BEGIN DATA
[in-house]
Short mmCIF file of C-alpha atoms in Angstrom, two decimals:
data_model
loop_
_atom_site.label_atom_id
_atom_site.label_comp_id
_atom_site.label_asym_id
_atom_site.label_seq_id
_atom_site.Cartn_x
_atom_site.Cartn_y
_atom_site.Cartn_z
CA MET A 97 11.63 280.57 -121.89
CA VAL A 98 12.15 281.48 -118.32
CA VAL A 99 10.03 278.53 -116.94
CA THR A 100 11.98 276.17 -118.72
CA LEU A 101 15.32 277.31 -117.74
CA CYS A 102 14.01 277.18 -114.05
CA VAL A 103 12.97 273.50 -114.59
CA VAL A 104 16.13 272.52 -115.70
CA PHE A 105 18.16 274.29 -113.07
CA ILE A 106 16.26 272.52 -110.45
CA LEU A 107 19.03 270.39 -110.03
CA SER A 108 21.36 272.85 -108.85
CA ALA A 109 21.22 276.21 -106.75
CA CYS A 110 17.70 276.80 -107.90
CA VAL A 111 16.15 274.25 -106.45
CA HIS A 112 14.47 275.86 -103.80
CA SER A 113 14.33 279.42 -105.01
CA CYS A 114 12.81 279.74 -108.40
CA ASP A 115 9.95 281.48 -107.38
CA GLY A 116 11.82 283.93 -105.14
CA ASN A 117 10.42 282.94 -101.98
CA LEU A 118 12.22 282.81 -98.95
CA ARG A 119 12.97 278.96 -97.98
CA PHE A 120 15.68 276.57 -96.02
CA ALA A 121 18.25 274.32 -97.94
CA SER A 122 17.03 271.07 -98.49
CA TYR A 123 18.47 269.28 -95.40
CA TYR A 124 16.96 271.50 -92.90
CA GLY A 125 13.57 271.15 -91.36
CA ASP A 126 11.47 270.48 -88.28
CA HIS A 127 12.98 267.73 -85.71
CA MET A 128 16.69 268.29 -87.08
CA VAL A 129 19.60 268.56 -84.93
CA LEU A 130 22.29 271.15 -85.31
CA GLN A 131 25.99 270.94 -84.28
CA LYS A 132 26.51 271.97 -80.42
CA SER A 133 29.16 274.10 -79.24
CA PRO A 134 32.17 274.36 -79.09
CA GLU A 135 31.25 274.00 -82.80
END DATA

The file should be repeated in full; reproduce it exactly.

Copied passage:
[in-house]
Short mmCIF file of C-alpha atoms in Angstrom, two decimals:
data_model
loop_
_atom_site.label_atom_id
_atom_site.label_comp_id
_atom_site.label_asym_id
_atom_site.label_seq_id
_atom_site.Cartn_x
_atom_site.Cartn_y
_atom_site.Cartn_z
CA MET A 97 11.63 280.57 -121.89
CA VAL A 98 12.15 281.48 -118.32
CA VAL A 99 10.03 278.53 -116.94
CA THR A 100 11.98 276.17 -118.72
CA LEU A 101 15.32 277.31 -117.74
CA CYS A 102 14.01 277.18 -114.05
CA VAL A 103 12.97 273.50 -114.59
CA VAL A 104 16.13 272.52 -115.70
CA PHE A 105 18.16 274.29 -113.07
CA ILE A 106 16.26 272.52 -110.45
CA LEU A 107 19.03 270.39 -110.03
CA SER A 108 21.36 272.85 -108.85
CA ALA A 109 21.22 276.21 -106.75
CA CYS A 110 17.70 276.80 -107.90
CA VAL A 111 16.15 274.25 -106.45
CA HIS A 112 14.47 275.86 -103.80
CA SER A 113 14.33 279.42 -105.01
CA CYS A 114 12.81 279.74 -108.40
CA ASP A 115 9.95 281.48 -107.38
CA GLY A 116 11.82 283.93 -105.14
CA ASN A 117 10.42 282.94 -101.98
CA LEU A 118 12.22 282.81 -98.95
CA ARG A 119 12.97 278.96 -97.98
CA PHE A 120 15.68 276.57 -96.02
CA ALA A 121 18.25 274.32 -97.94
CA SER A 122 17.03 271.07 -98.49
CA TYR A 123 18.47 269.28 -95.40
CA TYR A 124 16.96 271.50 -92.90
CA GLY A 125 13.57 271.15 -91.36
CA ASP A 126 11.47 270.48 -88.28
CA HIS A 127 12.98 267.73 -85.71
CA MET A 128 16.69 268.29 -87.08
CA VAL A 129 19.60 268.56 -84.93
CA LEU A 130 22.29 271.15 -85.31
CA GLN A 131 25.99 270.94 -84.28
CA LYS A 132 26.51 271.97 -80.42
CA SER A 133 29.16 274.10 -79.24
CA PRO A 134 32.17 274.36 -79.09
CA GLU A 135 31.25 274.00 -82.80